On November 26, 2013, the Taxpayer filed a claim for refund of penalty paid on gross receipts taxes from September and October 2011. On June 20, 2014, the Department denied the claim for refund. On July 8, 2014, the Taxpayer filed a protest to the denial. The Taxpayer began filing its CRS returns electronically, and pay electronically, in September and October 2011. The Taxpayer entered a number incorrectly in setting up its electronic payments, which resulted in the payments failing to go through for September and October 2011. The Taxpayer became aware of the problem, corrected it, and successfully submitted late payments for September and October 2011. The Department assessed the Taxpayer for penalty and interest for these late payments. In exchanges with the Department regarding this issue, the Taxpayer became aware that notices were mailed to the them by the Department that were addressed to the attention of their payroll department. The Taxpayer informed the Department that this was incorrect, and that they did not receive this correspondence because it was routed to their outside payroll company. The Taxpayer paid the assessment but, on June 25, 2012, submitted an application for refund with regard to the penalty. This application included the Taxpayer’s address and the name of a contact person. Nowhere did the application refer to or list their payroll department as a contact. On July 2, 2012, the Department issued a denial of refund, which was again mailed to the payroll department and not received by the Taxpayer. The Taxpayer began checking on the claim for refund and, when it learned of the denial, it filed a protest on October 10, 2013. On October 28, 2013, the Department issued a denial of the protest because it was made more than the maximum of 90 days from the date of the denial on July 2, 2012. The Taxpayer refiled its claim for refund on November 26, 2013, and that claim was denied on June 20, 2014. The issues to be decided are whether the Department’s denial of the refund on July 2, 2012 was effective and barred the Taxpayer’s subsequent refiling of the claim, and if the denial was not effective, whether the Taxpayer’s claim for refund was properly denied. The Hearing Officer found that the denial of the refund was not effective, as it was sent to the attention of the wrong department, and the Taxpayer was able to show that the correct address was provided on their forms. As to the issue of the actual claim for refund, Section 7-1-69 NMSA 1978 provides that penalty shall be assessed when tax is not paid on time due to negligence. The Taxpayer argued that it was not negligent because it made an honest mistake when it set up electronic payments. Negligence includes inadvertence, and the refund was properly denied. The Taxpayer’s protest was denied.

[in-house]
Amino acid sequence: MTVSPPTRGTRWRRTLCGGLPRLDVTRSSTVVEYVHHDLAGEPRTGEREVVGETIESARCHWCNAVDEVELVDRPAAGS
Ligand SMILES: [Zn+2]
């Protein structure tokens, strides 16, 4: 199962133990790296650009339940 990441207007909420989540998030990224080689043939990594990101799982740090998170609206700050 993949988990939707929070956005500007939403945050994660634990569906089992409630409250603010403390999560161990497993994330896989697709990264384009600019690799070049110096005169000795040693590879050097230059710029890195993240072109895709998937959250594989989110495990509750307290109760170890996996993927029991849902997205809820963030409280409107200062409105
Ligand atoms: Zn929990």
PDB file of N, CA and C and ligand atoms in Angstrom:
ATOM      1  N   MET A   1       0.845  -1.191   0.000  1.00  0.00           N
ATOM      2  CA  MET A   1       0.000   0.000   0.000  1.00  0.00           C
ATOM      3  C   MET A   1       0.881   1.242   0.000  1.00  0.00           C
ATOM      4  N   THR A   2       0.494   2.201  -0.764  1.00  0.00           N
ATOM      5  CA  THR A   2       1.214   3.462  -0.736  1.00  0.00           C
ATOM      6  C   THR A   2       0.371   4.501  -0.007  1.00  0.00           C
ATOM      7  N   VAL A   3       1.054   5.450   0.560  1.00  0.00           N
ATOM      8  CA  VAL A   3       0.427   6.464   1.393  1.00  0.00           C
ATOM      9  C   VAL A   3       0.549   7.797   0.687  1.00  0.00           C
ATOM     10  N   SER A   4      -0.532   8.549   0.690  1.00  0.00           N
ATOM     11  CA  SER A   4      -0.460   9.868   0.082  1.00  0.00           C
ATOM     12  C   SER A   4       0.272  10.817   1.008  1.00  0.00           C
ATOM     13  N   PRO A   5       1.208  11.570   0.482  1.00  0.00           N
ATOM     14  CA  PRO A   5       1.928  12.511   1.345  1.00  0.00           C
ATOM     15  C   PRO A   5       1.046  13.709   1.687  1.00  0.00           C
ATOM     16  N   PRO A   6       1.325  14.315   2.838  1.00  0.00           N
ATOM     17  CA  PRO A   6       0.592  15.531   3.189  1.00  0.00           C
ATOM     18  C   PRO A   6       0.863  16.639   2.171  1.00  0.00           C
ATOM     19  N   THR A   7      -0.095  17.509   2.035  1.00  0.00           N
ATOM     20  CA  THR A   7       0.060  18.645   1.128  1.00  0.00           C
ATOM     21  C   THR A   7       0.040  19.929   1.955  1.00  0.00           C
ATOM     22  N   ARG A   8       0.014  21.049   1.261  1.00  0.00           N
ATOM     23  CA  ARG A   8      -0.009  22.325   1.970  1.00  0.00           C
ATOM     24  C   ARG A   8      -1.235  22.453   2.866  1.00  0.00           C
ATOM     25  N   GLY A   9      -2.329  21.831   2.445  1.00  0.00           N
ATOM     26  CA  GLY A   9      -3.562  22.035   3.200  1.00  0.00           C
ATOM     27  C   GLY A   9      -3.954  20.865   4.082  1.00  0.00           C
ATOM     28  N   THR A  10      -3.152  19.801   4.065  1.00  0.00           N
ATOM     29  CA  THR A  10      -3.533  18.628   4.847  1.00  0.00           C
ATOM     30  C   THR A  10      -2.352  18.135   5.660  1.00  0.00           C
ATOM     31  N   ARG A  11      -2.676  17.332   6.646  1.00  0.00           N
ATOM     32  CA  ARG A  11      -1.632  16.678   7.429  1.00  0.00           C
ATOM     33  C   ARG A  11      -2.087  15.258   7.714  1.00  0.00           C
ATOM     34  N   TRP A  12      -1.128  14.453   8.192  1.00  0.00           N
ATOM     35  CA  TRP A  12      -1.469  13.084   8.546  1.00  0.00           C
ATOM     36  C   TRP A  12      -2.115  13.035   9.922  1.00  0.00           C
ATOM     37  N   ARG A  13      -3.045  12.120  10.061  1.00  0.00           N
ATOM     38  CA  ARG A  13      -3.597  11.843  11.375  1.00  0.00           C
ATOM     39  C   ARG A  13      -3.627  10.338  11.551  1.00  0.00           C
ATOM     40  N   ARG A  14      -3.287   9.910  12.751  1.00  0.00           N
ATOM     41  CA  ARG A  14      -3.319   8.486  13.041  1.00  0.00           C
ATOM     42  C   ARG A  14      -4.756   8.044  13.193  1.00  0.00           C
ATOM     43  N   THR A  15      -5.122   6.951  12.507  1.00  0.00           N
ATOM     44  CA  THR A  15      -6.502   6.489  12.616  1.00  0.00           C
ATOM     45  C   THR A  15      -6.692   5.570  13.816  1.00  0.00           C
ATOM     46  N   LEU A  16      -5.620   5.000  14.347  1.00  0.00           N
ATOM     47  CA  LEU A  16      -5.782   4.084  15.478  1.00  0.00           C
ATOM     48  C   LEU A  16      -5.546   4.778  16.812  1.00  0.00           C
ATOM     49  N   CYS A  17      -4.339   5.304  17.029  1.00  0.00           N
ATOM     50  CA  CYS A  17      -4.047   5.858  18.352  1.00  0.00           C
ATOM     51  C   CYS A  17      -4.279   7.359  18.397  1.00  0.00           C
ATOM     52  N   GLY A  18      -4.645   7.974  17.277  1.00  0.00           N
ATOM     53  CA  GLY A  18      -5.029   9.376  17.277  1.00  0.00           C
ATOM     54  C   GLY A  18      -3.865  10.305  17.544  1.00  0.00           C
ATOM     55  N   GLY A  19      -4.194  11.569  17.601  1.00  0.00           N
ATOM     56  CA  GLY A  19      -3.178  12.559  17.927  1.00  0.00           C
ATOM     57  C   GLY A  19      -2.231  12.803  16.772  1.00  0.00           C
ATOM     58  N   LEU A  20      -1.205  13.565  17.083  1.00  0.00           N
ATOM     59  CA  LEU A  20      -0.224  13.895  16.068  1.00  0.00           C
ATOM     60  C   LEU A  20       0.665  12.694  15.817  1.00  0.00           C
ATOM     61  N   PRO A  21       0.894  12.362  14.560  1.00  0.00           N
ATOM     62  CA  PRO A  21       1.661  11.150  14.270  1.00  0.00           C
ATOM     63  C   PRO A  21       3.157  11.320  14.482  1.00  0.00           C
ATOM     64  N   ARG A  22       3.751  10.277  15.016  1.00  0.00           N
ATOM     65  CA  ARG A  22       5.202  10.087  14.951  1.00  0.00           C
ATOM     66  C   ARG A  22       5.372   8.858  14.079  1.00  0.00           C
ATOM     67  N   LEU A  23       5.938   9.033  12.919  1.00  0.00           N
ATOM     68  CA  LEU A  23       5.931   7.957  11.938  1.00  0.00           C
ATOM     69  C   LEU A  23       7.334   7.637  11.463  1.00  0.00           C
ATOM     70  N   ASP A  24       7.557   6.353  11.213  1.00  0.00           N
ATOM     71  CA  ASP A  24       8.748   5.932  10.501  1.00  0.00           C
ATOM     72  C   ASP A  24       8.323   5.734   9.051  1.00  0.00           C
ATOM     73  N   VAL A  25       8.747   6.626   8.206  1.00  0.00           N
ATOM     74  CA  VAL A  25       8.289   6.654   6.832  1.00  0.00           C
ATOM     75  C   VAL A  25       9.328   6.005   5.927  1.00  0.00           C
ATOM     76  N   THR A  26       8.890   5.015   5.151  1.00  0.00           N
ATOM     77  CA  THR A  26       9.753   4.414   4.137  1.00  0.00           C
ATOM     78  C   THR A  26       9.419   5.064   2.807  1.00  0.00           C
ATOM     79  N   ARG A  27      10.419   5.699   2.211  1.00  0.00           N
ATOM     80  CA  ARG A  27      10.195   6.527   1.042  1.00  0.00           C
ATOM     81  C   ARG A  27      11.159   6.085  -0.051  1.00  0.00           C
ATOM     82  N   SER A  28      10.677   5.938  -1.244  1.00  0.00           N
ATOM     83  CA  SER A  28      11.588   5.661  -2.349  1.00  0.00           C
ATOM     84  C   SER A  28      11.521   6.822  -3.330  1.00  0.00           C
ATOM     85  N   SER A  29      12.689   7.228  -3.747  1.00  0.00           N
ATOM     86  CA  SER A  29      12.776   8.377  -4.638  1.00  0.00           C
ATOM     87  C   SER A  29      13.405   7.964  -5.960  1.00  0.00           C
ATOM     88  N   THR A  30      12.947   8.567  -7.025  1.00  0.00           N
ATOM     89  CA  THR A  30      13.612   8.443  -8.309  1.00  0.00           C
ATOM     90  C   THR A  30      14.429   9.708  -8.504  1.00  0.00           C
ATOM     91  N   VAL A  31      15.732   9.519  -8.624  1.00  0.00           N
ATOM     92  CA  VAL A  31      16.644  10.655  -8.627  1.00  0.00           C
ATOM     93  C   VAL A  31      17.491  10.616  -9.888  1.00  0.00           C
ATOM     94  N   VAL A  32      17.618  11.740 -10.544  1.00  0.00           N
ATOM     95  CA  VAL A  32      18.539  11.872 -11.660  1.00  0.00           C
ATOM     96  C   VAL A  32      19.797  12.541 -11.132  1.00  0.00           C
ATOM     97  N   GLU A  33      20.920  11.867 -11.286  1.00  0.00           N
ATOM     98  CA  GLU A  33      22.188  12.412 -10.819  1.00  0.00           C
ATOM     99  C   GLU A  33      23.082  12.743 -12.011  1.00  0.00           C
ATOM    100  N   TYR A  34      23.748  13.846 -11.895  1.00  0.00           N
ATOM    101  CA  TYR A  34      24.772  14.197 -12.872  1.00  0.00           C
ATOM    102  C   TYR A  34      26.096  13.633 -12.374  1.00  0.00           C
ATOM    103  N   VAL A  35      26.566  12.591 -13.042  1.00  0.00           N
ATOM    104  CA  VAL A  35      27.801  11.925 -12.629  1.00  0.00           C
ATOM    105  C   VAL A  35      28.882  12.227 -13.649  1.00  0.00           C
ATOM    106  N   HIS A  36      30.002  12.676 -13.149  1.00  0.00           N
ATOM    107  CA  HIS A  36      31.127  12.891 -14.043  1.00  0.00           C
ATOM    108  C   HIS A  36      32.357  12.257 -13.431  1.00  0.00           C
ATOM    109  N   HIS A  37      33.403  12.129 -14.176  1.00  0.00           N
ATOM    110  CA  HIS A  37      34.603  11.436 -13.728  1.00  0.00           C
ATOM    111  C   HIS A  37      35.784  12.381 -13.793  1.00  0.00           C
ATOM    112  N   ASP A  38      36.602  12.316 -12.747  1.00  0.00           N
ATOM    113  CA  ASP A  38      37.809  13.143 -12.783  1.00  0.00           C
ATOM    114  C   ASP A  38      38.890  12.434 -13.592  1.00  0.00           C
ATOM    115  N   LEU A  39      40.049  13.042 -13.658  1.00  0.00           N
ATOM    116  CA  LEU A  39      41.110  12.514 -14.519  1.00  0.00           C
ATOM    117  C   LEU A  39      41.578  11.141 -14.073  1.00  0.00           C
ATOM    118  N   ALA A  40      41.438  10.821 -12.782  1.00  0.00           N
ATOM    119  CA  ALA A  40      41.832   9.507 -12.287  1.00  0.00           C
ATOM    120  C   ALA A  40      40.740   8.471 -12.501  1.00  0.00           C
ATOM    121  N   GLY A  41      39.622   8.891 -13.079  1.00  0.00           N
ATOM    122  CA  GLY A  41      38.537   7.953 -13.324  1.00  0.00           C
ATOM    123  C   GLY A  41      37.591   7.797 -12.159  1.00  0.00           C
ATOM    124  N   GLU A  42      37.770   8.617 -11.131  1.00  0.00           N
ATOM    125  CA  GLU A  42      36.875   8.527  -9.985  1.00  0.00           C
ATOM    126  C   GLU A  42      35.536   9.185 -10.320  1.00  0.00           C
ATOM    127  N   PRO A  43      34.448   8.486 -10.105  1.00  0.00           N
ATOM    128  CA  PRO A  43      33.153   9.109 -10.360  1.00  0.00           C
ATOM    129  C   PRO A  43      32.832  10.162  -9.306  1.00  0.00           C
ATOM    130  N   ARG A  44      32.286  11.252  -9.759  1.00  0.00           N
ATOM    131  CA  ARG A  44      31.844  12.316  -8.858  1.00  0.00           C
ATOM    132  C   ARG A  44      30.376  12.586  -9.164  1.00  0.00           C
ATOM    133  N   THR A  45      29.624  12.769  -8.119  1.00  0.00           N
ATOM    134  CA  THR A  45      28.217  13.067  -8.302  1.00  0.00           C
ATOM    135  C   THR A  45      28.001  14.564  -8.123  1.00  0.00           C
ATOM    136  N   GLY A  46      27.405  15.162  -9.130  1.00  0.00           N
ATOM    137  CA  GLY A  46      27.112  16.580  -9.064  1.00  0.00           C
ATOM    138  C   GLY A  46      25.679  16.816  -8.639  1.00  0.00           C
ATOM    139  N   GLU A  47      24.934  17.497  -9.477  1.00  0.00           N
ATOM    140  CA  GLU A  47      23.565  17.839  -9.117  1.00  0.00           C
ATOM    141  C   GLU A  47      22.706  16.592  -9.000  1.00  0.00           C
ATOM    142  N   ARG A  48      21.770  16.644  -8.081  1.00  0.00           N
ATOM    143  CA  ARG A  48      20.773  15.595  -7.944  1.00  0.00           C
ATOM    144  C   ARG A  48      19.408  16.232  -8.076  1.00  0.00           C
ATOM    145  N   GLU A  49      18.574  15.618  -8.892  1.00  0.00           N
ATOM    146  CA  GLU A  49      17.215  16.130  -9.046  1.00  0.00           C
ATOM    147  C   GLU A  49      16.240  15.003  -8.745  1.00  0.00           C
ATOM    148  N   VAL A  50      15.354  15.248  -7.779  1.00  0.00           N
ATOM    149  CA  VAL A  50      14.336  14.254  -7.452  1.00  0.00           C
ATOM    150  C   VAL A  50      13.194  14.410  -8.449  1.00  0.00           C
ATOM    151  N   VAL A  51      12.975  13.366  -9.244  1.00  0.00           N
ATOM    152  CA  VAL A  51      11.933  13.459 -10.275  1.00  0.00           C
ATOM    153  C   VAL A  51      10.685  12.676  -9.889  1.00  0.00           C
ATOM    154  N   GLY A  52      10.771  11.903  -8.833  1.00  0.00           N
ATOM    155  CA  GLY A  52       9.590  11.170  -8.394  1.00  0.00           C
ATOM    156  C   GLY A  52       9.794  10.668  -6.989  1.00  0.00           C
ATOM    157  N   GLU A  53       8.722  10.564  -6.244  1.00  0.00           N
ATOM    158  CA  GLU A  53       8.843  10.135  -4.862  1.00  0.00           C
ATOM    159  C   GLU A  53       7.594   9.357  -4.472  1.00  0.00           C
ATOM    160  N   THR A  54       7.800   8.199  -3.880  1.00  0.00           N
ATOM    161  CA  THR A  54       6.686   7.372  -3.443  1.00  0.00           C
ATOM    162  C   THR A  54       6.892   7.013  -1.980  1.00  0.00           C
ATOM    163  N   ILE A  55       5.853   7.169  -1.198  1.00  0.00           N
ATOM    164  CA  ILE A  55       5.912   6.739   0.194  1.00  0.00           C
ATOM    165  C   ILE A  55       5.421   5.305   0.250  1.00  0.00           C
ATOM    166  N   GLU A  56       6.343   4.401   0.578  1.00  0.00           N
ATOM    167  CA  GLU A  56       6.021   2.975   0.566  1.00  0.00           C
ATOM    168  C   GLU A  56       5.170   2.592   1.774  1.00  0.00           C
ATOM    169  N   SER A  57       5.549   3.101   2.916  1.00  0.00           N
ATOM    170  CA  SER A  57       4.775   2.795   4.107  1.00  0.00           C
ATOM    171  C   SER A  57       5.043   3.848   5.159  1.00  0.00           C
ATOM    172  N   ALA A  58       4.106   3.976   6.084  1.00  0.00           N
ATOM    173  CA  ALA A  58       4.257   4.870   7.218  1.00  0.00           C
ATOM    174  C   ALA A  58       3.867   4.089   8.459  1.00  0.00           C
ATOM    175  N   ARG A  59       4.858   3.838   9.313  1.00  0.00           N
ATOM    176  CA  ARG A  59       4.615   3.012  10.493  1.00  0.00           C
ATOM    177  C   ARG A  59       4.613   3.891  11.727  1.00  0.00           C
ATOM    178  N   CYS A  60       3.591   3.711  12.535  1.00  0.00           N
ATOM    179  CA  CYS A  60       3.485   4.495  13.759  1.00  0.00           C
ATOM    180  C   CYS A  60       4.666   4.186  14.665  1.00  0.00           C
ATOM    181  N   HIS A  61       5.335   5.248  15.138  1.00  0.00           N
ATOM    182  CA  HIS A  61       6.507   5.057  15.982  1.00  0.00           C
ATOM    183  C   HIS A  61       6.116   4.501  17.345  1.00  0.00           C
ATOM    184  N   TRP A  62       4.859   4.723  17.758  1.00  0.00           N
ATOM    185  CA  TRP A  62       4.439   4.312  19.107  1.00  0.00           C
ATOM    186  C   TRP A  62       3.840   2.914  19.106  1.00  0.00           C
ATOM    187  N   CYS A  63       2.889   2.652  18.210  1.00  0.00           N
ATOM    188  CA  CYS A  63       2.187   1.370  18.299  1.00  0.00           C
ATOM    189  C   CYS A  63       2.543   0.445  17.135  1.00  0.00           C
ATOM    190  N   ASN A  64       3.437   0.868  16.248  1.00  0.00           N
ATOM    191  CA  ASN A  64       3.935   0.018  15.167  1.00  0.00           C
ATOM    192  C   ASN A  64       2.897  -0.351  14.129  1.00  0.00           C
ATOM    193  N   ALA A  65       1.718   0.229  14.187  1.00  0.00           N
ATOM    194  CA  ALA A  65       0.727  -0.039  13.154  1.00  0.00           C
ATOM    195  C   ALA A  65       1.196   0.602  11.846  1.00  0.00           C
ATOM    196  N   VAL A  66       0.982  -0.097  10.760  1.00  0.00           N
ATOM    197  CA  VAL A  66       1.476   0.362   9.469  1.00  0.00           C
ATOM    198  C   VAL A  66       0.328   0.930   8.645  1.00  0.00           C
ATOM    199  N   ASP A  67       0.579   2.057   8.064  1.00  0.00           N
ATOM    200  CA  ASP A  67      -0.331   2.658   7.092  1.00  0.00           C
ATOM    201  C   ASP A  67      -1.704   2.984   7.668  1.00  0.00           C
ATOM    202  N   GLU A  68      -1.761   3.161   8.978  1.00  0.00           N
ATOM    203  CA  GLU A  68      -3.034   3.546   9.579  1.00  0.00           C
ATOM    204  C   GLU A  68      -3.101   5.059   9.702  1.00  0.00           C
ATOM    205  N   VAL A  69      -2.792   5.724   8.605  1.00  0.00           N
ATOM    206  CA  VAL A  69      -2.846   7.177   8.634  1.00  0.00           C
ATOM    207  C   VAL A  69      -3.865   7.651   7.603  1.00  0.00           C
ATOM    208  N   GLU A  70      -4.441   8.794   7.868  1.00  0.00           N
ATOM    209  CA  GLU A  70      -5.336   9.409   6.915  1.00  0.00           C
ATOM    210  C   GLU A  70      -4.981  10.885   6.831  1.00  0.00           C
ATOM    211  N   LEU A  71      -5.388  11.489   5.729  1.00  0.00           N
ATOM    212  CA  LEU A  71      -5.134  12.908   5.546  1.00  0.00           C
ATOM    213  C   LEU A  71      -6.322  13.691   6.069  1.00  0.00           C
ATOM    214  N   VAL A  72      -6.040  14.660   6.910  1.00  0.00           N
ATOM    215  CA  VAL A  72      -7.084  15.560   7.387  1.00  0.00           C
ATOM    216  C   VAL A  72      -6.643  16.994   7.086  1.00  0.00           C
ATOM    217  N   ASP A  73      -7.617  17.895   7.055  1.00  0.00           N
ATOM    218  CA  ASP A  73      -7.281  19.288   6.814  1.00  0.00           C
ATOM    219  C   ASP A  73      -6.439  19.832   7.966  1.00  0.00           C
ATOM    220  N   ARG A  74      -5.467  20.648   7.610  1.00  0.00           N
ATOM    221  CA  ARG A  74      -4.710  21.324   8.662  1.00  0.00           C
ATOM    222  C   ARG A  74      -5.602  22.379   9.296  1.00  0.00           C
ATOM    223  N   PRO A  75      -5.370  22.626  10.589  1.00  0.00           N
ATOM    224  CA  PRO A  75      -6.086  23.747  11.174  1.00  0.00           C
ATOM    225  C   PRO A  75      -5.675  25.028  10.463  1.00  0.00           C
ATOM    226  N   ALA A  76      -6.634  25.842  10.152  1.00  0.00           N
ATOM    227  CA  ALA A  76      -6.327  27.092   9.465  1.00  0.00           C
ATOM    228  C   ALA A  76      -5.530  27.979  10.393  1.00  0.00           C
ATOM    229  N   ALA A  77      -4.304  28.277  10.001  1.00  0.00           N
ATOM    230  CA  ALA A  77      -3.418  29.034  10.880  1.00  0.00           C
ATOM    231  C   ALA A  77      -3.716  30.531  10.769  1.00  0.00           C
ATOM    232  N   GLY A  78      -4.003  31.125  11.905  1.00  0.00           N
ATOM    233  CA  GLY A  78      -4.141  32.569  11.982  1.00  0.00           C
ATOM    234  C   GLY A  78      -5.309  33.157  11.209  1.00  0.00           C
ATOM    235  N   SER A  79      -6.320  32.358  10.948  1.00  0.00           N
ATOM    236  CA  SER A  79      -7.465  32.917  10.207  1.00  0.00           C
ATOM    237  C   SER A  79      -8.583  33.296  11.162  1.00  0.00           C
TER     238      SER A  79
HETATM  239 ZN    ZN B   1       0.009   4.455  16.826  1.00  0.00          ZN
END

Bed Bath & Beyond, Inc.